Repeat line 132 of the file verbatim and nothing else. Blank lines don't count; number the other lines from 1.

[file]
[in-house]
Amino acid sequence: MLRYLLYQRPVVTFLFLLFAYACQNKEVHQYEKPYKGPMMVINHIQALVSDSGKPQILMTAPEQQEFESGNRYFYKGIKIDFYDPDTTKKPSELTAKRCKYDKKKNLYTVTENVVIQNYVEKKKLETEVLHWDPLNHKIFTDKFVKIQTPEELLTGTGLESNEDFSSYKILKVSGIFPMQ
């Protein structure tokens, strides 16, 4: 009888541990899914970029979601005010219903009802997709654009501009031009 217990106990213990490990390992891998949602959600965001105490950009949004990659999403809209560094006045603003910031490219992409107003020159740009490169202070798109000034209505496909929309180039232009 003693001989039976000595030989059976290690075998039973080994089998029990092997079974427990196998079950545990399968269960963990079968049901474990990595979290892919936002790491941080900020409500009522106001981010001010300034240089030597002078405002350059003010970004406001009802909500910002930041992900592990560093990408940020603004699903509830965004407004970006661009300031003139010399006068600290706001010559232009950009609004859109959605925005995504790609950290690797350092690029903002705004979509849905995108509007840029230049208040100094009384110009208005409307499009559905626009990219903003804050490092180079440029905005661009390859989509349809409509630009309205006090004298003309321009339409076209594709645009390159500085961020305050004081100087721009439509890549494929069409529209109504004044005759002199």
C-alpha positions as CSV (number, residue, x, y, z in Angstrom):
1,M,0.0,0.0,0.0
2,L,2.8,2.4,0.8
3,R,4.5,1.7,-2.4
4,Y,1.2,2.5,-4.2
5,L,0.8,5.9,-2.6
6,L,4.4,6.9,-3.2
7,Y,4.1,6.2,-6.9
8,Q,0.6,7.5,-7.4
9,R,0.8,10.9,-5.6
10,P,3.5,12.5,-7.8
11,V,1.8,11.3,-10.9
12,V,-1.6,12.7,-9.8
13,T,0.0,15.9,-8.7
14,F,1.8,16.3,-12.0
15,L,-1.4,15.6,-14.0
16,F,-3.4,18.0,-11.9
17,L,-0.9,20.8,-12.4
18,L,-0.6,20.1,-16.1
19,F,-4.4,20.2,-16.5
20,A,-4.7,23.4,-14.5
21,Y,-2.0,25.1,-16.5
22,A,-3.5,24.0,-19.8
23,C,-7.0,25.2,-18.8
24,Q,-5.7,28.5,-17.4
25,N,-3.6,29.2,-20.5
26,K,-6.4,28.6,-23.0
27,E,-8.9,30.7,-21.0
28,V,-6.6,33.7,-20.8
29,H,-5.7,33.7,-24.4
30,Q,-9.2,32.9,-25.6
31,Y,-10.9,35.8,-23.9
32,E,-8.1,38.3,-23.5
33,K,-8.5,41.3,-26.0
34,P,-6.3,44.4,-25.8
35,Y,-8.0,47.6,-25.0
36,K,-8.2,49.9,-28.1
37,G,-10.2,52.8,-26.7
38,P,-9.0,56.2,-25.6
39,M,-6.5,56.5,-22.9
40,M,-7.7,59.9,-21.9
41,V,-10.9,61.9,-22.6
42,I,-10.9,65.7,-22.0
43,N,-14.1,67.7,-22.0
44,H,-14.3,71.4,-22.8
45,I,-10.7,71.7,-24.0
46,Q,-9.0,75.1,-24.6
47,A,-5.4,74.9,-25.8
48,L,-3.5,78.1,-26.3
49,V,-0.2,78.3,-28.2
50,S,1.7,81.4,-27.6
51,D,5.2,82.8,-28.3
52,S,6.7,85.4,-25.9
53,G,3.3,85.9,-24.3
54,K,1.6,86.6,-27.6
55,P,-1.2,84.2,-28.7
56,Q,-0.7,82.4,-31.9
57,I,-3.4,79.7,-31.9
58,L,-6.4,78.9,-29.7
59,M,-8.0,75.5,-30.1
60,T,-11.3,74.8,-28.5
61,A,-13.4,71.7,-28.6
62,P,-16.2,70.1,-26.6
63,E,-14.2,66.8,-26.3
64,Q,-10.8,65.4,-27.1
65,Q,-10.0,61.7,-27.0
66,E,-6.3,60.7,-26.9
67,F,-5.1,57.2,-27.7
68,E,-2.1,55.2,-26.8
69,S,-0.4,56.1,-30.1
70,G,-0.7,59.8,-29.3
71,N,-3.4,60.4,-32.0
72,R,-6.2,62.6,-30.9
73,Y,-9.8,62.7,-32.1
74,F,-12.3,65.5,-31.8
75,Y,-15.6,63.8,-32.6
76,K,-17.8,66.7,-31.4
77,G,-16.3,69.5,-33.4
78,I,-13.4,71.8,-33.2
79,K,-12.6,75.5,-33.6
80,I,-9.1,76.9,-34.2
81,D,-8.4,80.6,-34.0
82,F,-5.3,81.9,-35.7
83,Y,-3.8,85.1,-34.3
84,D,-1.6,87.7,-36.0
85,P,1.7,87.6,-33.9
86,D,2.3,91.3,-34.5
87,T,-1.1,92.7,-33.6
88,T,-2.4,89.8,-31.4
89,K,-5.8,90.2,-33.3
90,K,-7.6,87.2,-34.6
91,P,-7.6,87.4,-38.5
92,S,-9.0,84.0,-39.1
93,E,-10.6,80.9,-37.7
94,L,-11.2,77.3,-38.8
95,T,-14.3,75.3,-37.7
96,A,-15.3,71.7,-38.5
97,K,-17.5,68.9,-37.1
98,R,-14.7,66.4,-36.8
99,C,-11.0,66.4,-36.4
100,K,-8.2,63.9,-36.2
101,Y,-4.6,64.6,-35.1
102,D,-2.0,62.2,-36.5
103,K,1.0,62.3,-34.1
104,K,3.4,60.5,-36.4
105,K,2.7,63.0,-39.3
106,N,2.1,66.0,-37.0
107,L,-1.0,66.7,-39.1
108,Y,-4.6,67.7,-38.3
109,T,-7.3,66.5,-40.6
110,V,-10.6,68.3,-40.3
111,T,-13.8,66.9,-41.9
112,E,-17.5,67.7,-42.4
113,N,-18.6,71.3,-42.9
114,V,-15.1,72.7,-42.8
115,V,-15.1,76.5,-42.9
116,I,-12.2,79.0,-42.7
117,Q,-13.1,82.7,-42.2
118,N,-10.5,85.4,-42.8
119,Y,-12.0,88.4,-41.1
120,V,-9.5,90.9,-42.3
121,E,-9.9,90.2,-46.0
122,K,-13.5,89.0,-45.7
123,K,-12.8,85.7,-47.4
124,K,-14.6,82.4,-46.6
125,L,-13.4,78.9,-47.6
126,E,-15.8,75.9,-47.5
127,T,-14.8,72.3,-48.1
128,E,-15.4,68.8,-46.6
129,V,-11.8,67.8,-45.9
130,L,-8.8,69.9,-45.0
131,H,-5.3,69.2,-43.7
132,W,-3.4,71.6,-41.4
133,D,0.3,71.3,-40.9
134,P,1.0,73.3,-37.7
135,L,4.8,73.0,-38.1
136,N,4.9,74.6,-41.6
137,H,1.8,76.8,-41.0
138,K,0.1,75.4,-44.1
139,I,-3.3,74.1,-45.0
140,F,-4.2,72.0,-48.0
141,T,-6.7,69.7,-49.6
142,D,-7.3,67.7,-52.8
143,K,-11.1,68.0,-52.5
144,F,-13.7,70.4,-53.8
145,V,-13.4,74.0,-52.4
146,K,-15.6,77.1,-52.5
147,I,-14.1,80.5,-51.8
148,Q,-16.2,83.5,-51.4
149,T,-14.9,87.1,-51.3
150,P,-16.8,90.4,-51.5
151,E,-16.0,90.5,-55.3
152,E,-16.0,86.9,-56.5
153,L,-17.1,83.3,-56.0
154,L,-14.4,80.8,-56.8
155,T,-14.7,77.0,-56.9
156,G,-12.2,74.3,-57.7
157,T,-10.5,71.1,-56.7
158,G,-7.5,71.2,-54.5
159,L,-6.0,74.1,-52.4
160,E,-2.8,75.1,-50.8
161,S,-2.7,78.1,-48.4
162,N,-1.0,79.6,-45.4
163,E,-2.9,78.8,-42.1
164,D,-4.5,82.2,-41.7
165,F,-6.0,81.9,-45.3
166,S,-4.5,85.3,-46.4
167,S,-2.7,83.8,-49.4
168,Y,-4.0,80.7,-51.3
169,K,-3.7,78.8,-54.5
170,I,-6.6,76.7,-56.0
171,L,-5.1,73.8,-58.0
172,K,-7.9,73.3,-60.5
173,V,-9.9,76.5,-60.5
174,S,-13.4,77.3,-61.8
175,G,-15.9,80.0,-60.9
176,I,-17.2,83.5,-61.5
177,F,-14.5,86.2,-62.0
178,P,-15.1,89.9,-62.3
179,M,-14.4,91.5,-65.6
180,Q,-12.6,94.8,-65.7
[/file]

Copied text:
128,E,-15.4,68.8,-46.6